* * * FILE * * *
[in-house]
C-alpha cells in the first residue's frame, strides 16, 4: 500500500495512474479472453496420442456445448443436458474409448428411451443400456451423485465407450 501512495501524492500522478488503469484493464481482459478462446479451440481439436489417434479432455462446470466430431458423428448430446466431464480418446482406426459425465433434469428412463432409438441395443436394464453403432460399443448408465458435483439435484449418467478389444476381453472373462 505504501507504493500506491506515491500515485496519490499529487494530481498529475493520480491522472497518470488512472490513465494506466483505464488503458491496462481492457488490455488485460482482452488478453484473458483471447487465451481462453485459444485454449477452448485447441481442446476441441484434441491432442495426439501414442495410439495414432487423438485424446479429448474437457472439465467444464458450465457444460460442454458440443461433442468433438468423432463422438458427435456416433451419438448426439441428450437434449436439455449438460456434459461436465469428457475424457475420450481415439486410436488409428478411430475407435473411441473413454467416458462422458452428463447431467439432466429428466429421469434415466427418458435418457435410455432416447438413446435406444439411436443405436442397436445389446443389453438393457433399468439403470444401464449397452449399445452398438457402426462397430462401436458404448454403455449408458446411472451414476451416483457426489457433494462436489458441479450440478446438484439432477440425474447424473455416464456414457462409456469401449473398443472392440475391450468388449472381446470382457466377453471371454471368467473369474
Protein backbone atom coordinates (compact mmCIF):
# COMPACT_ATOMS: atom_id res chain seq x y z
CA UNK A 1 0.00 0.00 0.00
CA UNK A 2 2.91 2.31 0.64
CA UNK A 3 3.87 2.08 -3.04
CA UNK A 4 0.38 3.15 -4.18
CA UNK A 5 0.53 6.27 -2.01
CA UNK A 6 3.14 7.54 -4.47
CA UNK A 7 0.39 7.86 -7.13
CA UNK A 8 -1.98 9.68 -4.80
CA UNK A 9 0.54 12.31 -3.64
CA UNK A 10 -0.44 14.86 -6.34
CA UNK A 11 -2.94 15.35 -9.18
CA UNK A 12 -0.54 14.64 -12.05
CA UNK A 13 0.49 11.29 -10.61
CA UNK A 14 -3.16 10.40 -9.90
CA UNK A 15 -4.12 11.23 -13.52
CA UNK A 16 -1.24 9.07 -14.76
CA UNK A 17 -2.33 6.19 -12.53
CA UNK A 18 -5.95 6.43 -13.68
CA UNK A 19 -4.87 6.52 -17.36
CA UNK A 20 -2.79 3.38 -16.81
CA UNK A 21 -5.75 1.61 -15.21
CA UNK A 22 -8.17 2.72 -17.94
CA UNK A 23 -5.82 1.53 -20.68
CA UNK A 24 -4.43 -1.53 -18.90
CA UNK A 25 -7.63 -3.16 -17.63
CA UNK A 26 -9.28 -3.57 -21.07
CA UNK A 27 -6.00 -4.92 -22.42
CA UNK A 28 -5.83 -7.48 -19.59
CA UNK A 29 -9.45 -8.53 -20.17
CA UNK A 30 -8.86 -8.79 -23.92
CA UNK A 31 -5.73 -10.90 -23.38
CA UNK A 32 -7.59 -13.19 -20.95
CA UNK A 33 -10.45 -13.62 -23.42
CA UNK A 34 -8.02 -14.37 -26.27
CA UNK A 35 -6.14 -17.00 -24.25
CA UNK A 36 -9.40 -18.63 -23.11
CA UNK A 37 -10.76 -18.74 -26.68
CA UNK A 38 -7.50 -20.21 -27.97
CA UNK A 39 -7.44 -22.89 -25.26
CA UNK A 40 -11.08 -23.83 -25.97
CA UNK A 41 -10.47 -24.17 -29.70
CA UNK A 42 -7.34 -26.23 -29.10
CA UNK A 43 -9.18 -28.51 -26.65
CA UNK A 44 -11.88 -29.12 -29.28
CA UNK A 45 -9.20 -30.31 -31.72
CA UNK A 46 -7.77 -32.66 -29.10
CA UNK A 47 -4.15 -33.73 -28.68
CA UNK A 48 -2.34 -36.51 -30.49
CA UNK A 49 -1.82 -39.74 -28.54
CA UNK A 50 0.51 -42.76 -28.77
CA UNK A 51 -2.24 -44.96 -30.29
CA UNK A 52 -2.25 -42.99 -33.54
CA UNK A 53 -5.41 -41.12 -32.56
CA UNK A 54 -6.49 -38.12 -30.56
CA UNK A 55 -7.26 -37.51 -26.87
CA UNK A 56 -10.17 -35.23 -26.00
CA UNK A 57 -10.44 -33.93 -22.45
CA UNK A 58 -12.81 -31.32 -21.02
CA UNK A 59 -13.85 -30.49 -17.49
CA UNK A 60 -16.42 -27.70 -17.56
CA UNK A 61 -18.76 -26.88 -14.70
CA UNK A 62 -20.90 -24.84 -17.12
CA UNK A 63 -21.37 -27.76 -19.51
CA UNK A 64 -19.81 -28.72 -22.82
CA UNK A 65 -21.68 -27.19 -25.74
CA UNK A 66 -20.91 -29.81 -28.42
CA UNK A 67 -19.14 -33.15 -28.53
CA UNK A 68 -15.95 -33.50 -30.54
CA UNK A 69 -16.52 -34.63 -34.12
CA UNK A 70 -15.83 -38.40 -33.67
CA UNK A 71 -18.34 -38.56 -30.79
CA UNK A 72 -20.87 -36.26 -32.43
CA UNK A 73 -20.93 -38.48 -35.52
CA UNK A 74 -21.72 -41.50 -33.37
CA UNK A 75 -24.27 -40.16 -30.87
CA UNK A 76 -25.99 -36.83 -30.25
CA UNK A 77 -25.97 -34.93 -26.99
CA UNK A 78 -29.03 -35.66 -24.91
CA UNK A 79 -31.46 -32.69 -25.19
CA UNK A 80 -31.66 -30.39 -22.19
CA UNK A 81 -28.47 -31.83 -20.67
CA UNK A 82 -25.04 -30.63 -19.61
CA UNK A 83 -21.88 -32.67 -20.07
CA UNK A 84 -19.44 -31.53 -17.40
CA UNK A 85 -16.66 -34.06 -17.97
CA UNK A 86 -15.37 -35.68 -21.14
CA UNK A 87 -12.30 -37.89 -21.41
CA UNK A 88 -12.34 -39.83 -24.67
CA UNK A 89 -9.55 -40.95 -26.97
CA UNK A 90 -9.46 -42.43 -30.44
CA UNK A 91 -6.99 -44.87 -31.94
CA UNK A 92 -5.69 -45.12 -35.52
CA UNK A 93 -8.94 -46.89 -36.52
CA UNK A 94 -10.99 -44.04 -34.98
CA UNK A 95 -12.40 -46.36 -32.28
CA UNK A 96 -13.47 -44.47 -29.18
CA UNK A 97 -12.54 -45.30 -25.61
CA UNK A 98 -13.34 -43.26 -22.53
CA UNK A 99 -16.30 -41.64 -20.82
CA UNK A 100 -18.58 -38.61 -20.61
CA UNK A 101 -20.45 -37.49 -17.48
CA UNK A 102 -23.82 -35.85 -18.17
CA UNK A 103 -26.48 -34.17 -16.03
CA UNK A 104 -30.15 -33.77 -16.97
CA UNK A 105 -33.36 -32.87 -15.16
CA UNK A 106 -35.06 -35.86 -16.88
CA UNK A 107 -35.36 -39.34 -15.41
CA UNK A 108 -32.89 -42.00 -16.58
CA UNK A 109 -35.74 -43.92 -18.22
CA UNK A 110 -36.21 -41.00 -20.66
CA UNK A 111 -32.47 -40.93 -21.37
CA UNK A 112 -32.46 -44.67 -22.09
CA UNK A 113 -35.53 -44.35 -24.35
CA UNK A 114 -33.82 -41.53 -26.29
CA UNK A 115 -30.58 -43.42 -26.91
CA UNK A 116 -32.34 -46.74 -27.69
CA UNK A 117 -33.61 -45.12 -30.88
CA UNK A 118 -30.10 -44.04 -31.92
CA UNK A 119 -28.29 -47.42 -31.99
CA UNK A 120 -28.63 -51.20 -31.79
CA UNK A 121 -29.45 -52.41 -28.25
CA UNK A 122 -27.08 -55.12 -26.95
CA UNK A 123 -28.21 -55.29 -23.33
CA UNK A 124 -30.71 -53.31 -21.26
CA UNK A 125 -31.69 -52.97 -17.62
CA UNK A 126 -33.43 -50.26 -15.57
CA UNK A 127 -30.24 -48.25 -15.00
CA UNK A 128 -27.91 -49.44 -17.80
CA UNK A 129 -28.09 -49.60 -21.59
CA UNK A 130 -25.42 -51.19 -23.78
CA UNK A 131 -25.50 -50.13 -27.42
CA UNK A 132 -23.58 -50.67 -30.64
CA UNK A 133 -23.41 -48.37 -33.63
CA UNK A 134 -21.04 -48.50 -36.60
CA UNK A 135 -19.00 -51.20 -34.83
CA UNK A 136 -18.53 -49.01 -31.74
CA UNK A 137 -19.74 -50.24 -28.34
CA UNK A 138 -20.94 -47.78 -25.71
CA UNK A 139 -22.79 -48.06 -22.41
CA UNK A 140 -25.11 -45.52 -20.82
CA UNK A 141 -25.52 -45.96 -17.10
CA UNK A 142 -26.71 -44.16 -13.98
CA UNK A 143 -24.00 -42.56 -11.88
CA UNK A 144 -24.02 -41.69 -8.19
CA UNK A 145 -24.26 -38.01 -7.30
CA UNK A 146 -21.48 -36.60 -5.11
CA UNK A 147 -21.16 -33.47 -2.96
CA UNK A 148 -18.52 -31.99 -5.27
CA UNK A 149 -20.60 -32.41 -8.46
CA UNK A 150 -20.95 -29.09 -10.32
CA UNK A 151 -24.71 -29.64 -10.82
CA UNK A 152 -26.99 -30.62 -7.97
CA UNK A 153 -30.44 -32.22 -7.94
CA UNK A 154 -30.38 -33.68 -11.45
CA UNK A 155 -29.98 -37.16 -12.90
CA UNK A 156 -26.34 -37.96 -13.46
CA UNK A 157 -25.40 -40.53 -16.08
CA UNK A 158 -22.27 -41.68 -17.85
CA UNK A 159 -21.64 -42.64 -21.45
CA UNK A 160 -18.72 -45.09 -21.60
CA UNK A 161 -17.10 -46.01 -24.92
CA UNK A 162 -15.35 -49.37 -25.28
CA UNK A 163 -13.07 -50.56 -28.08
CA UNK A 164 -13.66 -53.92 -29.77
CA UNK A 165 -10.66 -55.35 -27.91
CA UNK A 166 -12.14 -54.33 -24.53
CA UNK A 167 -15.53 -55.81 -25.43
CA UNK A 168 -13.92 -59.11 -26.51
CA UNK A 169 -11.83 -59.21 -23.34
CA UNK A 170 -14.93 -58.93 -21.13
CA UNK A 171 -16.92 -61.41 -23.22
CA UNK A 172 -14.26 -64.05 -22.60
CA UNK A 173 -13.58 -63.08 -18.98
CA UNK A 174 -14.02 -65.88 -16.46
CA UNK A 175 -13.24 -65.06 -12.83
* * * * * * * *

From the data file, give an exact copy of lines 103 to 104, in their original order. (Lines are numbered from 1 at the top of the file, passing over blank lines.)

CA UNK A 99 -16.30 -41.64 -20.82
CA UNK A 100 -18.58 -38.61 -20.61